The Lukkustafir Blunder
Correction to the
Title and Description and the
Sigil Shape mismatch
If you want more detailed information about Lukkustafir and Galdrastafir in general please visit my main page.
As found on web search:
There is an image seen multiple times throughout the internet when doing an image search on the word
Lukkustafir. I have downloaded it, edited it, and put this here in the hope that anyone else searching will immediately see my corrections.
The symbol shown is that which was published in the book "The Galdrabók" by Stephen Flowers (both the 1st and 2nd edition), under the heading
Lukkustafir within the section "Huld Manuscript".
|Galdrabok: An Icelandic Grimoire, Page 87
Steven Flowers, Published by S. Weiser, 1989
|Edited Image with stave copied from images in the 1903 Essay
"Islandische Zauberzeichen und Zauberbucher" [IZZ] by Ólafur Davíðsson
Link to the book:
- Requires Scribed program to open: Galdrabok: An Icelandic Grimoire, 87 - by Steven Flowers, Published by S. Weiser, 1989.
A second revised edition was published by Rúna Raven Press in 2005. The revision did correct many errors, however it did not correct the mistaken Lukkustafir diagram. In the second edition the item is shown on page 63.
I have spoken to Steven, who confirmed he copied this incorrectly from the German essay titled
Islandische Zauberzeichen und Zauberbucher by Ólafur Davíðsson published 1903. Steven also confirmed he never actually viewed the original manuscript. And as Ólafur says in his essay, he himself never saw the manuscript either.
This error is repeated in another publication
The Truth About Teutonic Magick by Edred Thorsson (the pagan pseudonym used by Steven Flowers) 1989, 1994.
Links to images incorrectly labelled:
- Blog of Astromagie[?] - duplicated image from IZZ with a description in German *, then pinned to Pinterest here.
- Tumblr page of Turkuc PodjadekPage - a rough scan from Flowers’ book, then pinned to Pinterest here.
- Web page of Artisans of Old - art of leather cuff including images, pinned to Pinterest here.
- Blog of Gorgina - another scan from Flowers’ book with description translated into Russian.
*The text here reads "Wer dieses Zeichen trägt, mit ihnen, nicht erfüllen Rückschlag oder auf dem Meer oder an Land." Note the quote is not the same as in IZZ (refer below for the IZZ text).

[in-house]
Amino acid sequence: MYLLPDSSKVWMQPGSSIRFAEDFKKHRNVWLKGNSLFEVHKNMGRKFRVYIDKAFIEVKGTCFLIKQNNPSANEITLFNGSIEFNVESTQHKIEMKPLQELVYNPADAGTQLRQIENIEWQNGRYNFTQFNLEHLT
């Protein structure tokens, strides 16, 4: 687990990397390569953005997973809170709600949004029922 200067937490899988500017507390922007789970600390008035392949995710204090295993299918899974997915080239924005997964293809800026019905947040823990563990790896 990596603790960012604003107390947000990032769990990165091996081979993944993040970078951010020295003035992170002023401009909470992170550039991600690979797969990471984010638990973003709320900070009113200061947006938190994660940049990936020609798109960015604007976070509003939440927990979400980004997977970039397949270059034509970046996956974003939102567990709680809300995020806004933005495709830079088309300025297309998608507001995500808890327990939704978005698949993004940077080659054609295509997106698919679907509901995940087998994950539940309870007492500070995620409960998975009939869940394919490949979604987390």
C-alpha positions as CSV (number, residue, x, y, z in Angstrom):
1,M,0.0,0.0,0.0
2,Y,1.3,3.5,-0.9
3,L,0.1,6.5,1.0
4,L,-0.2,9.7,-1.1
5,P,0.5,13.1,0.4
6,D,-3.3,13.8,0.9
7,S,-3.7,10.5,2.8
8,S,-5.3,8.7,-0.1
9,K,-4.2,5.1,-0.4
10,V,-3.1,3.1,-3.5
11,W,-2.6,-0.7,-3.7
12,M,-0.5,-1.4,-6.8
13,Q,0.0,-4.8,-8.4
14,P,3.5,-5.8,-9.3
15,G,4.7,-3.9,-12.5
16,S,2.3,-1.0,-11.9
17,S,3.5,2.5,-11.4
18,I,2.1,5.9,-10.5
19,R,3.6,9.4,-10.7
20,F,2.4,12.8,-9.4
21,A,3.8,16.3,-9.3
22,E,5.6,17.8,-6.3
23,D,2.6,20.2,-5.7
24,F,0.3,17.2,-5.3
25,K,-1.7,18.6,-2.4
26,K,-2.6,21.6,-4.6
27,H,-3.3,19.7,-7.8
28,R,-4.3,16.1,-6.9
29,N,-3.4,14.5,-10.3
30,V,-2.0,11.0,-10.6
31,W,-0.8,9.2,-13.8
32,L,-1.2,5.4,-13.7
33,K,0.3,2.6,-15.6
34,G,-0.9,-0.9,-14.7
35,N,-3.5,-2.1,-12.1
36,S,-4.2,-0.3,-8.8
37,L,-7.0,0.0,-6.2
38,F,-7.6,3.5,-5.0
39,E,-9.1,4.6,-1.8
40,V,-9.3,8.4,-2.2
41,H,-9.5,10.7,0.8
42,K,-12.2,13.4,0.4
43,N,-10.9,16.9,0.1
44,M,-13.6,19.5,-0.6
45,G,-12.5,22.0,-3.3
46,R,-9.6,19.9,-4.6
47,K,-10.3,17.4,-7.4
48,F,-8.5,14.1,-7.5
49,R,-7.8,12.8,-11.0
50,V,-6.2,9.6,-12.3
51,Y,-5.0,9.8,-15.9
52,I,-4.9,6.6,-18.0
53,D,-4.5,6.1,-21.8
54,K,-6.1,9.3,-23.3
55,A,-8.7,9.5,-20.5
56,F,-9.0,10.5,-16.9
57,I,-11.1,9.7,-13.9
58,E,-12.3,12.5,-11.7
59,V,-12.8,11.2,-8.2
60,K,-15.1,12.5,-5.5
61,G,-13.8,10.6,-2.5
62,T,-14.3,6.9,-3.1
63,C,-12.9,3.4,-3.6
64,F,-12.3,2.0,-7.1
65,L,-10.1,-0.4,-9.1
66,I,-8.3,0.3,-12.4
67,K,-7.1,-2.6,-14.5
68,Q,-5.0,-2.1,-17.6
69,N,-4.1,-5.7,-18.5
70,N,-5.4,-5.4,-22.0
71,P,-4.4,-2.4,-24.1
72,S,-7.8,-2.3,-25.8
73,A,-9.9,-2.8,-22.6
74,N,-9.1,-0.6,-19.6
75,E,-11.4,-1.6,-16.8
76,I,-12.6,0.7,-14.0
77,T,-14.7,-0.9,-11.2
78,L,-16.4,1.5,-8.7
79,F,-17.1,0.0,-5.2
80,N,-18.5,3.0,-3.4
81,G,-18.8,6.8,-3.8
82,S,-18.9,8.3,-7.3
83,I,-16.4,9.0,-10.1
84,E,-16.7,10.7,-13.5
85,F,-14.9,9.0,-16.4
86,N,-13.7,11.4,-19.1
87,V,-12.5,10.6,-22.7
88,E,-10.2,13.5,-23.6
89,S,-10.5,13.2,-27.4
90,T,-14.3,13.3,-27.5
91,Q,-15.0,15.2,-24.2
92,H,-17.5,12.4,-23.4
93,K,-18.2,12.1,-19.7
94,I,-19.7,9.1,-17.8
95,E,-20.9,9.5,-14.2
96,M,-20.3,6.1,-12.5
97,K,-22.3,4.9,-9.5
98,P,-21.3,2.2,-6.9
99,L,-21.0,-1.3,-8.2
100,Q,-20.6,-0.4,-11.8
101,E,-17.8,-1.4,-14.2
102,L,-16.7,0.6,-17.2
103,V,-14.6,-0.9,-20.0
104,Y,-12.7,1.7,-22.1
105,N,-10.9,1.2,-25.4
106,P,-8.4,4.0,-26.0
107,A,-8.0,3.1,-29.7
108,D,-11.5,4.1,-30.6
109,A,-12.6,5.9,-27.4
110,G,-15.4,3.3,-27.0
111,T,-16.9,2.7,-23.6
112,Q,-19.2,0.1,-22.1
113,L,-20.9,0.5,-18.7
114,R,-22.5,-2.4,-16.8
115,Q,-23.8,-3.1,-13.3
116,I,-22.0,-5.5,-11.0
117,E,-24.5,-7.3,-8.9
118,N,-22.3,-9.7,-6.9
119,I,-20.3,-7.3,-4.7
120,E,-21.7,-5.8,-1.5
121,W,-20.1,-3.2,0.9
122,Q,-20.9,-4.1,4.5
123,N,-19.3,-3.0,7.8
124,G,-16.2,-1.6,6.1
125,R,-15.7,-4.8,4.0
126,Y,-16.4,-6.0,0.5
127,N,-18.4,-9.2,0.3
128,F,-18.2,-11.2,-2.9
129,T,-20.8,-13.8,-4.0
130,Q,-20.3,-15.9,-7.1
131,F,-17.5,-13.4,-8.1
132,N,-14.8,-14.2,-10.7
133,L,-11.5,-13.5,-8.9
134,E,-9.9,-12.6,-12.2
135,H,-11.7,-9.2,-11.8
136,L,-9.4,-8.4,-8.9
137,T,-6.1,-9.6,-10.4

As found within the Huld Manuscript:
The symbol in the image is actually the second Vegvísir in the original Huld manuscript (ÍB 383 4to), and is neither a protection symbol (Icel.
Varnastafur) as supposed by some people nor ancient (at least not as old as implied). It is a guidance symbol so the person carrying it will not get lost (Icel.
|Lukkustafir, Page 55
Geir Vigfússon collection, ÍB 383 4to
|Vegvísir, Page 60
Geir Vigfússon collection, ÍB 383 4to
Note that the lukkustafir are not protection symbols as some have written - they are good luck (Old Icel.
Lukka) symbols so the person carrying them will not suffer misfortune (Old Icel.
ſ l i ſ u m = slys = mishap, mischance).
Refer to the translations of Icelandic and Runic text on my main page Galdrastafir: Icelandic Magical Staves
Links to the Huld Manuscript:
- Page 55 - gives title and description for Lukkustafir No. XI. *
- Page 60 - gives title and description for Vegvísir No. XXIX.
As found within Zeitschrift des Vereins für Volkskunde Vol. 13 (1903):
Isländische Zauberzeichen und Zauberbücher, pp. 150-167, 267-279. pls. III-VIII.
By Ólafur Davíðsson, Zeitschrift des Vereins für Volkskunde Vol. 13 (1903)
Links to Isländische Zauberzeichen und Zauberbücher:
- Page 277 - gives title and description for item XXV. *
- Page 278 - gives title and description for items XXX and XXXI.
- Plate V - gives diagrams for items XXV and XXXI.
- Page VI - gives diagram for item XXX.
XXV. Lukkustafir (lucky symbols). ‘Whoever carries this symbol with him, encounters no evil, neither on the sea nor on the land.’
All of the above analysis is based on the Huld manuscript version of Vegvísir. In that, the way the text wraps around both items No. XXVII and XXIX gives the reader the impression that the text applies to both of them. However, this is not the only manuscript to give both these symbols. In another it applies the Vegvísir text only to the eight armed wheel Vegvísir and has no text or title on the second, casting doubt on whether the second is a Vegvísir at all. Furthermore, it seperates the second symbol into two distinct parts. Should you wish to have firther information about this please write to me.
Huld Manuscript, ÍB 383 4toby Geir Vigfússon, 1860
The Galdrabók - An Icelandic Grimoireby Stephen Flowers, Samuel Weise Inc., York Beach, Maine, 1989
Isländische Zauberzeichen und Zauberbücher(an essay) by Ólafur Davíðsson, 1903